By default the “Disable Resolving” flag is set to True (means Speed mode).  Setting it to False would cause all results to be verified with the compiler (means Accuracy mode).  Similarly the default value of “Hide Unconfirmed” flag is True.  Setting it to False will ensure that search results will contain unconfirmed results in addition to the resolved results.  The second flag makes sense only when the first flag is set to False.  Also to be noted is that resolving/unresolving from the results window will not affect the values of these flags.  These are global settings meant to specify default behavior.

Overall, we believe that these changes have introduced more flexibility enabling users to optimize their experience based on their own needs.  We are excited about this change and hope you will like it.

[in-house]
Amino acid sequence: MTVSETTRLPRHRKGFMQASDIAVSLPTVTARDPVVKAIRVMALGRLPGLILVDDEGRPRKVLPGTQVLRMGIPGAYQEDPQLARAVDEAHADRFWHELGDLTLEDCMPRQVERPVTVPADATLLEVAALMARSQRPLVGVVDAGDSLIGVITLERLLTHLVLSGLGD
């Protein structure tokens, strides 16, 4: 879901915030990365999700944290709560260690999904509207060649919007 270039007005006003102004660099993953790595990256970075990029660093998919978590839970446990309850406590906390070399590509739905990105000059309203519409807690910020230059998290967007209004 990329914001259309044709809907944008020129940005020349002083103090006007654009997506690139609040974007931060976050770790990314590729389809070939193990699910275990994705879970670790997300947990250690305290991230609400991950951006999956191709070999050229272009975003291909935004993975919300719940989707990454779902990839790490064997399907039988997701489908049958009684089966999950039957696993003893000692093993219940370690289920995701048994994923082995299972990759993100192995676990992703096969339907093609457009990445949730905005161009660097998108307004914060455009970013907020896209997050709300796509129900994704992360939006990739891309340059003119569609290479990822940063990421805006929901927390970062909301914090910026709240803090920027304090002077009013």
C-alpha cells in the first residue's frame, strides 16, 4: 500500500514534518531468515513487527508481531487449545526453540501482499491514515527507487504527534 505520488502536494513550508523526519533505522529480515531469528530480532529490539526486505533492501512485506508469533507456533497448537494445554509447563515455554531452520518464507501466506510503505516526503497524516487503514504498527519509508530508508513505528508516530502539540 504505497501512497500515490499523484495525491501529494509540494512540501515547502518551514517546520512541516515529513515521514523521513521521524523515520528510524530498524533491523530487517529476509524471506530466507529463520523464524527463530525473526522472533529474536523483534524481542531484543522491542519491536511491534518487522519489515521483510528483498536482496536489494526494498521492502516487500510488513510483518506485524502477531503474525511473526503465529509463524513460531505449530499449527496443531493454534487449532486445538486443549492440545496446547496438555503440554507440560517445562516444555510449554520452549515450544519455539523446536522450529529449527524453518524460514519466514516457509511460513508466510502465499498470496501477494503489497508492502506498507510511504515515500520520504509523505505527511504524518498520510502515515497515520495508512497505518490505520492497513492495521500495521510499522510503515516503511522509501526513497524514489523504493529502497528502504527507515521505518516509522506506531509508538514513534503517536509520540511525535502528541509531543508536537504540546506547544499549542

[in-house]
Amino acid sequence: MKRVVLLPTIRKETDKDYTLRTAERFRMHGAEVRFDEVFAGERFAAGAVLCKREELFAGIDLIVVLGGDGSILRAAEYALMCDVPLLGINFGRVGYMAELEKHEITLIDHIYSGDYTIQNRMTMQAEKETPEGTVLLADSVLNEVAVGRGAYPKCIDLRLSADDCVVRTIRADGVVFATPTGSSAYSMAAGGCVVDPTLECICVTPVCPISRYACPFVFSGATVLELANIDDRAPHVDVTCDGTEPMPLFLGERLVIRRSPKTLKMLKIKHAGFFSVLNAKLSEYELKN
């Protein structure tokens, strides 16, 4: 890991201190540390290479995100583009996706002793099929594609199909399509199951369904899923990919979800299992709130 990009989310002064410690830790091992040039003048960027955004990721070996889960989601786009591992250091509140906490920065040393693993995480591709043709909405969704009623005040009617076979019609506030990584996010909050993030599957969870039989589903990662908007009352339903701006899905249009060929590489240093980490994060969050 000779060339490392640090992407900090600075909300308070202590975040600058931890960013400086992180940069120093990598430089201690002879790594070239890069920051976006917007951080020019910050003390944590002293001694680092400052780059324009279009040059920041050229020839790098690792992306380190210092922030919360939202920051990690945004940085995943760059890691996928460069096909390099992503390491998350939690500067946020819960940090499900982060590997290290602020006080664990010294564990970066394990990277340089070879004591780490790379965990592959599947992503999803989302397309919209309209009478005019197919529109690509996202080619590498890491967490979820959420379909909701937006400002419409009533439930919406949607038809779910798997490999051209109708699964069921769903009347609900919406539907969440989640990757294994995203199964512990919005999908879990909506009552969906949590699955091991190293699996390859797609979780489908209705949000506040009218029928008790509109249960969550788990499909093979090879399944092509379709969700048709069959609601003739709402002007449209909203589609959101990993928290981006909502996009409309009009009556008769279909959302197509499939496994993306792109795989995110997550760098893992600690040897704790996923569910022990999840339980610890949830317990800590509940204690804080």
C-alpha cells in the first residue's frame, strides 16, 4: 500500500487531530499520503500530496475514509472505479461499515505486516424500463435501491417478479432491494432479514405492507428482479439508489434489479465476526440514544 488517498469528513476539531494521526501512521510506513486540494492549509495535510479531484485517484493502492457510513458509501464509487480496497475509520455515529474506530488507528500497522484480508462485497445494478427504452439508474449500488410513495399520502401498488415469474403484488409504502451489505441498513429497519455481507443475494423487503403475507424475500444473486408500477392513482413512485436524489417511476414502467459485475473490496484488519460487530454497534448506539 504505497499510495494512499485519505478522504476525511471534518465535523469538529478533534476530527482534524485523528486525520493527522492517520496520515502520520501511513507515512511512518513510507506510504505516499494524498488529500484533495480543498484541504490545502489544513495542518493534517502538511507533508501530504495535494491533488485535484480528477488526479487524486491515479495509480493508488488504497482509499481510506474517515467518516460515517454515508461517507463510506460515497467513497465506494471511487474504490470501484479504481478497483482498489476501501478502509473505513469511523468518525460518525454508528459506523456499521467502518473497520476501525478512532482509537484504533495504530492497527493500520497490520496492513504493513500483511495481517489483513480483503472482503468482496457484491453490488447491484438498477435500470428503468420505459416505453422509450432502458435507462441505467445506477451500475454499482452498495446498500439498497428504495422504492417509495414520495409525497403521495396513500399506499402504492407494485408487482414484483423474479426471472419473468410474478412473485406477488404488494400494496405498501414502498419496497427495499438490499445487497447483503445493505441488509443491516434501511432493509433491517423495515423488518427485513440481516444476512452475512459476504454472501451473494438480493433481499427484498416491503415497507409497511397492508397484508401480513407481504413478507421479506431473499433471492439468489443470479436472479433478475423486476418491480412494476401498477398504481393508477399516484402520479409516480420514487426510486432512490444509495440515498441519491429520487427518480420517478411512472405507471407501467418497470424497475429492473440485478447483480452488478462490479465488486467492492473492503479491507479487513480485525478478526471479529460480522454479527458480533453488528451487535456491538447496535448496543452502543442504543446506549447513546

Thank you.


  • Brilliant.

    But I'll definitely enable resolving option on the first use.


  • Wow, what a useless feature. The point of finding references is to FIND REFERENCES. If I wanted to do a global file search, there's a feature for that.

    I can't believe you guys wasted your time doing something so unbelievably dumb. Good to know that your wasting your time on idiocy like this instead of fixing actual, genuine bugs. Warms my heart.

  • While I might prefer a different installation default, I vehemently disagree with Joe.  Work on this was not a waste of time.  Using the compiler to find references is not always best (for example, "find references" is often invoked while editing code, and said code probably doesn't compile)

  • This is a step backwards. While speed is nice, the fastest implementation is useless unless if it is not accurate. Finding references should... find actual (=accurate) references.